Mali has freed 180 prisoners over the weekend who are alleged members of a terrorist group, as part of negotiations for the release of a prominent Malian politician, sources close to the talks said Monday.
Seventy prisoners on Saturday and 110 on Sunday were flown to the country's north from a prison in the capital Bamako, said the official, who asked not to be named due to restrictions on speaking to the media. An official at the security services confirmed the information.
The prisoners were released in the central region of Niono and in Tessalit in the north after arriving by plane, the official said.
Their release has fuelled speculation that Mali's main opposition party leader Soumaila Cisse, who was kidnapped by unidentified gunmen in March along with six members of his team while he was campaigning, could soon be freed after being held for more than six months.
Cisse is a former opposition leader and three-time presidential candidate. He was taken hostage on March 25 while campaigning in his home region of Niafounke, ahead of legislative elections.
In late September the head of Mali’s military junta said he will serve as the vice president in a transitional government that is supposed to bring about a return to democracy more than a month after the August coup that toppled President Ibrahim Boubacar Keita.
Junta leader Col. Assimi Goita made the announcement himself on Mali’s state television, ORTM, saying he had been chosen as vice president. He said retired Maj. Col. Bah N’Daw has been named president of the transitional government, which is to be inaugurated on Sept. 25.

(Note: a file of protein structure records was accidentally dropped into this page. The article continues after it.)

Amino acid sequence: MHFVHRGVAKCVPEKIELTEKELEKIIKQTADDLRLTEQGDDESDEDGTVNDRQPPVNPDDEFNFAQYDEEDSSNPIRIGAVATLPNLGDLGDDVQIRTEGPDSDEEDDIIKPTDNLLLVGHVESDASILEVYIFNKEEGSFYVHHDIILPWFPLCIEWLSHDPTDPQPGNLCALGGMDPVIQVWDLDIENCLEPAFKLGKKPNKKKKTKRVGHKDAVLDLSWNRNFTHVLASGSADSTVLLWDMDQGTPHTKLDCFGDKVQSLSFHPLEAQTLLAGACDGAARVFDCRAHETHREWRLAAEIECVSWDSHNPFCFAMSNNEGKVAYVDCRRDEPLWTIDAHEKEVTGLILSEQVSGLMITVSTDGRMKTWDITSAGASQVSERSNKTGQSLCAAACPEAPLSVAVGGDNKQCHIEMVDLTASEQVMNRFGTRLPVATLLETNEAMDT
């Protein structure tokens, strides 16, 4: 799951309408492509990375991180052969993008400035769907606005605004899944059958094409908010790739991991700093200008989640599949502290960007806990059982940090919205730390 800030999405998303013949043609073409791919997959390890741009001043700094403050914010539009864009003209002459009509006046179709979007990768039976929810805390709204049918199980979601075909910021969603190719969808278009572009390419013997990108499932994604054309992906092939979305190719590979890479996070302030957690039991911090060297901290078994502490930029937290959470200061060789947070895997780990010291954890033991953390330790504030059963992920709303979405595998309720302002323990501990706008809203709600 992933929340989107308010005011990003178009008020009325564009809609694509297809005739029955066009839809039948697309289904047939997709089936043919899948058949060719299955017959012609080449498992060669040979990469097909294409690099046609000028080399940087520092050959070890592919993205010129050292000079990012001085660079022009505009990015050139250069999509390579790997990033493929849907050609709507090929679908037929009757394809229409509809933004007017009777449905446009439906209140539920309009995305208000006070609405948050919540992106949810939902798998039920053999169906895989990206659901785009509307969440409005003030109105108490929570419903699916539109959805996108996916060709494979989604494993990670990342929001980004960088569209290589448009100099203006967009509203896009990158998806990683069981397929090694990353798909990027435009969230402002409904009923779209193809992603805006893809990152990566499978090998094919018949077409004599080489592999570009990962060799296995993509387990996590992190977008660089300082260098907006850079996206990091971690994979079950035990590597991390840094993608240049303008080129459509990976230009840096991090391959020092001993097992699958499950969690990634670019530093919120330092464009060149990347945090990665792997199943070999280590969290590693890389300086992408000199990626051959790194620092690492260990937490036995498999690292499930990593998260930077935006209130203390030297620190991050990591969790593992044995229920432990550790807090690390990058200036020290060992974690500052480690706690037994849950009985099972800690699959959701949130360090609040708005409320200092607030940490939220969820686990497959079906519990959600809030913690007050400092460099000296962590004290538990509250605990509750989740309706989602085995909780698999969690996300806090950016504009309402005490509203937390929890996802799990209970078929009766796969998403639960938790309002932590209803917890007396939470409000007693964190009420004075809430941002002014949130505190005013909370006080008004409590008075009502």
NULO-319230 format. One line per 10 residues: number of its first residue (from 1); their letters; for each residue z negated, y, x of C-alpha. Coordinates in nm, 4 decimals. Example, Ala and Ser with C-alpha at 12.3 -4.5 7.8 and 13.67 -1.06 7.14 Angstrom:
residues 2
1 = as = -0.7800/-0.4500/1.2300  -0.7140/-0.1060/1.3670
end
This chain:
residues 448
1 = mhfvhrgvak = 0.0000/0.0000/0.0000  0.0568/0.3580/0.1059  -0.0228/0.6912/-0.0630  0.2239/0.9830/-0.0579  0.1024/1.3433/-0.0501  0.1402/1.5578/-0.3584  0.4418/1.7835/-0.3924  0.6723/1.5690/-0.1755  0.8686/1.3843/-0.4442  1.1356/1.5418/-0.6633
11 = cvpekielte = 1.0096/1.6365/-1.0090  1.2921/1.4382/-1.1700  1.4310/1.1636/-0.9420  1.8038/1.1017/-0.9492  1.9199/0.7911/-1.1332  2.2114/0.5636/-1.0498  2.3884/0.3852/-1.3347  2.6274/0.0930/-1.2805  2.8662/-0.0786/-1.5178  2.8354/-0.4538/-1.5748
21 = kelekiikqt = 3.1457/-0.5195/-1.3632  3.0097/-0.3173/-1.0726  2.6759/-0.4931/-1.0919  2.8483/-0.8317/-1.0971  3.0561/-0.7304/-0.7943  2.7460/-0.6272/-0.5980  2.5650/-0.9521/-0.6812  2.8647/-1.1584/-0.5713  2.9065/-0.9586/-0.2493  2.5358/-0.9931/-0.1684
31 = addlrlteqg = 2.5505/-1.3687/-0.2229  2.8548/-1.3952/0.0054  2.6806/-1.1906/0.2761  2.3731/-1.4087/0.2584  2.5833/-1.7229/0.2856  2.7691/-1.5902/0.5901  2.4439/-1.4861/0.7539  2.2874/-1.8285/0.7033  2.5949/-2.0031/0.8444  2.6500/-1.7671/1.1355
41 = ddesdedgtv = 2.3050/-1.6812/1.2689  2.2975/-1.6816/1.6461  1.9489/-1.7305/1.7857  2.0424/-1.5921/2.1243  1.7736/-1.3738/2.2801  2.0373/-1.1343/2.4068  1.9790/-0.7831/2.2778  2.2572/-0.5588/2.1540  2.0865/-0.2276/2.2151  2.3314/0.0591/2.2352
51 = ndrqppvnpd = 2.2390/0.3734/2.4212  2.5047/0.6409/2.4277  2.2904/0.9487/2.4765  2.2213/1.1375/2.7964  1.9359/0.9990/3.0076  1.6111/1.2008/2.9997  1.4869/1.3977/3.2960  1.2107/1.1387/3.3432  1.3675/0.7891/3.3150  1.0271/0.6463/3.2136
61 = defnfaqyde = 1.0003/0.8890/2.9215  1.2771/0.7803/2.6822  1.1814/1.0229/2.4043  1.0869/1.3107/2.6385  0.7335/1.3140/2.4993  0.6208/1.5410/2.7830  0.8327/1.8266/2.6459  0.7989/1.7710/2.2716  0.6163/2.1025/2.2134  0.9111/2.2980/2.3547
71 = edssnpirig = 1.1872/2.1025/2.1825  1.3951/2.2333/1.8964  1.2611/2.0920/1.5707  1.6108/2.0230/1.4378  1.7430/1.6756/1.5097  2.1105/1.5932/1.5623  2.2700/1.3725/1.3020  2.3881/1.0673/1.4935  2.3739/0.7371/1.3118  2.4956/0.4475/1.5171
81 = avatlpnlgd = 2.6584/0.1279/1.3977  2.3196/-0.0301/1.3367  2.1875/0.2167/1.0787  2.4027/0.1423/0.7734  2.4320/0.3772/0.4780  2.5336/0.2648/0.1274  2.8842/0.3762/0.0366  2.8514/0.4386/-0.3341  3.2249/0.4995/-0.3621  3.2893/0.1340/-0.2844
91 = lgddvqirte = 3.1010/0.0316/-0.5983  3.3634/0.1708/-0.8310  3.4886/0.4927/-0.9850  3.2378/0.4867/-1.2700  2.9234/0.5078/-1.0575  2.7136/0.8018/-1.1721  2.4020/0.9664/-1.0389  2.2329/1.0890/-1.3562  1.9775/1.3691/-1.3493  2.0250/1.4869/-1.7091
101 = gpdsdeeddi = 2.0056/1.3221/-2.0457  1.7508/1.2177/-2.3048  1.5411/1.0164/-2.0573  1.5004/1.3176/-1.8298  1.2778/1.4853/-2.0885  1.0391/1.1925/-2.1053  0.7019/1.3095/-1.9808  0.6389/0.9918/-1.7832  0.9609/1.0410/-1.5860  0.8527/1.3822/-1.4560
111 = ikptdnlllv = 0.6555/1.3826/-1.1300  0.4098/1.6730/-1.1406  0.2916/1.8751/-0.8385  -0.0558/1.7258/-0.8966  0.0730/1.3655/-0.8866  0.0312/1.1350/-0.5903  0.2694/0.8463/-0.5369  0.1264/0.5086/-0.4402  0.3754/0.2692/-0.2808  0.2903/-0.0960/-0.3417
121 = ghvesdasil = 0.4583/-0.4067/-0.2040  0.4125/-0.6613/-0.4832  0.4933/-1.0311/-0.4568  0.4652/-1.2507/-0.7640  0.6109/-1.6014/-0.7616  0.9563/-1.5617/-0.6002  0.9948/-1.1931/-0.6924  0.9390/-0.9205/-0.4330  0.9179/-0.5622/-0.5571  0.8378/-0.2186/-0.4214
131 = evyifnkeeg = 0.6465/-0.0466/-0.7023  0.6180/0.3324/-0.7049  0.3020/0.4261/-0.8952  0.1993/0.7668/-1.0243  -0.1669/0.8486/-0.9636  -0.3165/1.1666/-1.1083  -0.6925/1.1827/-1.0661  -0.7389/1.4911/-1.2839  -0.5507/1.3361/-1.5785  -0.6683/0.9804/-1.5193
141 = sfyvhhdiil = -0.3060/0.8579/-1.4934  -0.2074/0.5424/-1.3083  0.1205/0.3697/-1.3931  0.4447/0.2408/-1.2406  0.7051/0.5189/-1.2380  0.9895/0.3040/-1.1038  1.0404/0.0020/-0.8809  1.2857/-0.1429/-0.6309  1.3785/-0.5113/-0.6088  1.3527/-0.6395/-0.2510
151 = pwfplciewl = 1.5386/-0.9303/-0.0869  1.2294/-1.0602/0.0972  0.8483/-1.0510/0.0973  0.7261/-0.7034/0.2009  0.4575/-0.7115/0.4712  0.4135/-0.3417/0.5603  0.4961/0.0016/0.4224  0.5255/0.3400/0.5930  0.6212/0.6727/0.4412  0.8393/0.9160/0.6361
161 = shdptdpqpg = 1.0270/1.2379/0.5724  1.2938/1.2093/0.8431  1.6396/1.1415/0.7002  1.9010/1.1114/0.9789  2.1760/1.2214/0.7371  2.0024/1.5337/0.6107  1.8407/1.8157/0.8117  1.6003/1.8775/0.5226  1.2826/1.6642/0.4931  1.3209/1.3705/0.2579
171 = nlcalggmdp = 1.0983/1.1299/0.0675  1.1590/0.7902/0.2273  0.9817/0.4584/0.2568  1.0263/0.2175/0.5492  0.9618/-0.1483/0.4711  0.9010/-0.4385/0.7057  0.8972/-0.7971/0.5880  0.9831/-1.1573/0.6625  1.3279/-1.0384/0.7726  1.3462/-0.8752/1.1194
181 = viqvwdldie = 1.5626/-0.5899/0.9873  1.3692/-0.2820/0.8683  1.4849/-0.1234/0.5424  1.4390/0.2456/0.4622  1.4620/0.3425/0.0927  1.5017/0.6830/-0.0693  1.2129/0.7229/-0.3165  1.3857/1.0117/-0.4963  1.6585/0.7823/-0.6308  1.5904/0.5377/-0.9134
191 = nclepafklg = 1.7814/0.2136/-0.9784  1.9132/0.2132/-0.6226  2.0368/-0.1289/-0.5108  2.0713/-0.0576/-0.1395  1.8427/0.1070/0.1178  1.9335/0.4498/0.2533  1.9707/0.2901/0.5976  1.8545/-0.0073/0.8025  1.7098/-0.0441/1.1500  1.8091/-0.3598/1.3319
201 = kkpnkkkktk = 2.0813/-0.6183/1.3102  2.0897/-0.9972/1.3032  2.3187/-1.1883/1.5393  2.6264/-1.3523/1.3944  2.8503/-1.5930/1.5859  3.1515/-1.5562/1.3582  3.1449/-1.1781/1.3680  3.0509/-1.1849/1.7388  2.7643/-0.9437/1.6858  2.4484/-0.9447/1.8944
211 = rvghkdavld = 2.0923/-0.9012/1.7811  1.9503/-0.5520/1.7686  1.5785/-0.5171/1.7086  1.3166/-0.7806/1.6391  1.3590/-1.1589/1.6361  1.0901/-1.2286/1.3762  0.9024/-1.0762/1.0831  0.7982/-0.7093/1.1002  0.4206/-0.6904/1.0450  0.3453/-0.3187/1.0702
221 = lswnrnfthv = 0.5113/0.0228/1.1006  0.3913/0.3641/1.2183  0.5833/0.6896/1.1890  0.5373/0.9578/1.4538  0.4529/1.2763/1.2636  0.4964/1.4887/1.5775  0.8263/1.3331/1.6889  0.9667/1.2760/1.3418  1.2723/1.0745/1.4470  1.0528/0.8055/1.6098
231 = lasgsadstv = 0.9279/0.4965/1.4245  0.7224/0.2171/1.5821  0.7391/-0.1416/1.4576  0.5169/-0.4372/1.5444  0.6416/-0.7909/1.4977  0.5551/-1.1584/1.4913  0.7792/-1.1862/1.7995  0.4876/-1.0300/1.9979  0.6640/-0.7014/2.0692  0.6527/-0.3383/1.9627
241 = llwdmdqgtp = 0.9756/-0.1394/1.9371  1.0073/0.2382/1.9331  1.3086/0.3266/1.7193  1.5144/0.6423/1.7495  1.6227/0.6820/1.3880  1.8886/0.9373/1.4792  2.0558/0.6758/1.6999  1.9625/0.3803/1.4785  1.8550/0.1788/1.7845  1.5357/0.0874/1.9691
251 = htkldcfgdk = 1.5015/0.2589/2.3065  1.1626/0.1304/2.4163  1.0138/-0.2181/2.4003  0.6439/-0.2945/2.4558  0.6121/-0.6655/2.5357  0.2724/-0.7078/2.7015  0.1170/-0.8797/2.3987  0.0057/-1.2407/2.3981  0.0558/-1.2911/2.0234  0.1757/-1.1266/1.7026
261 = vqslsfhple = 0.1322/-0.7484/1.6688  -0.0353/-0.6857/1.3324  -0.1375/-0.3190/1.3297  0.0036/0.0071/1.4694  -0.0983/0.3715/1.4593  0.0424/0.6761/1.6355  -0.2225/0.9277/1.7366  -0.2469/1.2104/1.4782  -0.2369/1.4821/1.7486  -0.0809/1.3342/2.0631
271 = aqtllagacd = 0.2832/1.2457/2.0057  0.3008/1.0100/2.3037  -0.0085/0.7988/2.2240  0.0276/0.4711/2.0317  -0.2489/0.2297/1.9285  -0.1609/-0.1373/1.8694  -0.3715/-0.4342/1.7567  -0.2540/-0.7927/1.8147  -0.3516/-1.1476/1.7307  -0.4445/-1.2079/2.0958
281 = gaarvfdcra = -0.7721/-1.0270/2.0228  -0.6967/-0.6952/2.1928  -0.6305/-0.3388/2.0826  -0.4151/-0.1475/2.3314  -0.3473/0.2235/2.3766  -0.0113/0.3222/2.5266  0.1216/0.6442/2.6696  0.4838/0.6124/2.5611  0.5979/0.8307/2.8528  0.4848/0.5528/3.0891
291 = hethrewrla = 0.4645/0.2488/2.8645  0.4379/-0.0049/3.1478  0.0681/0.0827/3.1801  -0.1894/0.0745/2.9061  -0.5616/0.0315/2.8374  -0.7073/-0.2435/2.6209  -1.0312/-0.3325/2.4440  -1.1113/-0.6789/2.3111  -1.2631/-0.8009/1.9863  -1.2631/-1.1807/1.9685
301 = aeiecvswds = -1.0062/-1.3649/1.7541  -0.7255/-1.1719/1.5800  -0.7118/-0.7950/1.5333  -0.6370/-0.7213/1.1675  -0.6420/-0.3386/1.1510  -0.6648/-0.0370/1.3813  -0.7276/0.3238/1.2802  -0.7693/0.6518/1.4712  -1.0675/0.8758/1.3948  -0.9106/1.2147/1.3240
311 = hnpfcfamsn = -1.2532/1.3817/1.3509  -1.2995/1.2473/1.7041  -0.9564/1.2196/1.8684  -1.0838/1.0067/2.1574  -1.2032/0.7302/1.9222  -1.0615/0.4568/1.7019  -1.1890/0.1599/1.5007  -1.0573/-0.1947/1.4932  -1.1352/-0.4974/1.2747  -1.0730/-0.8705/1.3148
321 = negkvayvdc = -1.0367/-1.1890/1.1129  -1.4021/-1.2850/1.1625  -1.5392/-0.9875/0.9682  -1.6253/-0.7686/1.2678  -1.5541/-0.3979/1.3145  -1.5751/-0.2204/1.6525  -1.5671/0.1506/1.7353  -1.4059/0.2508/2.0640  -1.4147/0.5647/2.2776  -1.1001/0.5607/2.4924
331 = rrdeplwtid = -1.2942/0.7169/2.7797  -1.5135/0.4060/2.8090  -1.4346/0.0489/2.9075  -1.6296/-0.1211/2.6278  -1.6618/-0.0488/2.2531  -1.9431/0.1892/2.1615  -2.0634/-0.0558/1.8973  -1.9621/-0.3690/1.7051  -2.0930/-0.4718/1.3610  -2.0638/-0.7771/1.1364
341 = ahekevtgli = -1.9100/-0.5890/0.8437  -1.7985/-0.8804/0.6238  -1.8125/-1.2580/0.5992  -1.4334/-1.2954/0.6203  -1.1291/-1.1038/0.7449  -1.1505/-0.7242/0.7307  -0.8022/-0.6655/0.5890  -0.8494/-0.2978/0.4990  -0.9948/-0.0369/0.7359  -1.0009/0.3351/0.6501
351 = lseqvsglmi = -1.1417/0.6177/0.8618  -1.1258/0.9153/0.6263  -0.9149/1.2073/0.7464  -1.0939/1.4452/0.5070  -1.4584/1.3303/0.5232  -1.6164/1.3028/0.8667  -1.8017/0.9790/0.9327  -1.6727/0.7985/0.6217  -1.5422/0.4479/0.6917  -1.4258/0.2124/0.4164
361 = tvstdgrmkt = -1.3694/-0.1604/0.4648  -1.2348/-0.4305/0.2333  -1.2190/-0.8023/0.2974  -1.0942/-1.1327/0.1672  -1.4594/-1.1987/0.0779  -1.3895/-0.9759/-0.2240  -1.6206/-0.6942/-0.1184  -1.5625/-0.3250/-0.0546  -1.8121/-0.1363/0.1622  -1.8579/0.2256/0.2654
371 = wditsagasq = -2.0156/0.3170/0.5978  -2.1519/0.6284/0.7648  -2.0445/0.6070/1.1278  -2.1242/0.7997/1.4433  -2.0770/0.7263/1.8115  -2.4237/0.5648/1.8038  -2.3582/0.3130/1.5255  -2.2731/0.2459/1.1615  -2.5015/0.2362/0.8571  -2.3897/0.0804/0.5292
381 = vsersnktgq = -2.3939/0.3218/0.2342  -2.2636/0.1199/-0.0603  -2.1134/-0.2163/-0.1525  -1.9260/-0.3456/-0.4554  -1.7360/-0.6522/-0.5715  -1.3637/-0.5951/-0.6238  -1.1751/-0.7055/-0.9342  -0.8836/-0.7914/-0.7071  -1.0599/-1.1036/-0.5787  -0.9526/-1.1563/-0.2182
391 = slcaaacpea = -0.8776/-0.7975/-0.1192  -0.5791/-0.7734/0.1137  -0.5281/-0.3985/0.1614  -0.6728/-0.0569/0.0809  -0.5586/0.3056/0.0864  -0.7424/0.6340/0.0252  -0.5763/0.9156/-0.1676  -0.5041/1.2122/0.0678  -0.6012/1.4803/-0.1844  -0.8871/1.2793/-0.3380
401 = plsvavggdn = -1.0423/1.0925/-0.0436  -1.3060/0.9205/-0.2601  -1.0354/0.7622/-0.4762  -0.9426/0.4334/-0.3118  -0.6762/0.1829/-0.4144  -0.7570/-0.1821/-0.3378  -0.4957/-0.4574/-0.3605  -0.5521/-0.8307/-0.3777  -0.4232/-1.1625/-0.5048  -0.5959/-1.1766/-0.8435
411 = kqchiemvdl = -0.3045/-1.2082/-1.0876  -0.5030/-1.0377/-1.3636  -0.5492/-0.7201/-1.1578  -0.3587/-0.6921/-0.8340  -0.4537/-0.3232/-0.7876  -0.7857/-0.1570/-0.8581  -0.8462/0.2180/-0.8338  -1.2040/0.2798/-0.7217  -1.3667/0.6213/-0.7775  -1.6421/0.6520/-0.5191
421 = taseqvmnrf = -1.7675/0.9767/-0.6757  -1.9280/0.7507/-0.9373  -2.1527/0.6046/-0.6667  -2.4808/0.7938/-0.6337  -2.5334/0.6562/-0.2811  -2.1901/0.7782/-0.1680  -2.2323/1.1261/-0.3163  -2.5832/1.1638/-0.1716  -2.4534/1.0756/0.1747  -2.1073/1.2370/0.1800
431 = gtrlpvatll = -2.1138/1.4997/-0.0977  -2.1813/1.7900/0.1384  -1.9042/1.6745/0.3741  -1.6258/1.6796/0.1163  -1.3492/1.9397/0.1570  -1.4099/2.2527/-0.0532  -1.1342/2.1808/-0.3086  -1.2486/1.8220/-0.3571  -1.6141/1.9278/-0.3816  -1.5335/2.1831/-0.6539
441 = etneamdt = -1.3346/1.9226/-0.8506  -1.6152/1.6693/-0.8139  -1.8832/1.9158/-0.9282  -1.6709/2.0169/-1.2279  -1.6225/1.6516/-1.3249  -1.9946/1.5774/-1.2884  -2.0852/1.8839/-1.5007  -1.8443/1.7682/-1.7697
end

The nomination of a figure with strong links to the army raises questions over the country's return to civilian rule as it is likely to be immediately rejected by the international community, which has called on Mali’s junta to restore civilian rule as soon as possible or face additional sanctions. According to a junta-backed road map on restoring civilian rule, the transitional president is meant to rule for no more than 18 months before staging national elections.
The 15-nation Economic Community of West African States (ECOWAS) has insisted that both the president and vice president of the interim government must be civilians. Already the regional group has closed borders to Mali and stopped financial flows to the country in the wake of the coup. The sanctions could bite the poor country hard as it is already facing a severe economic downturn as well as a simmering militant insurgency and chronic interethnic violence.
The international community voiced deep concern over the military takeover, which could further destabilize the West African region.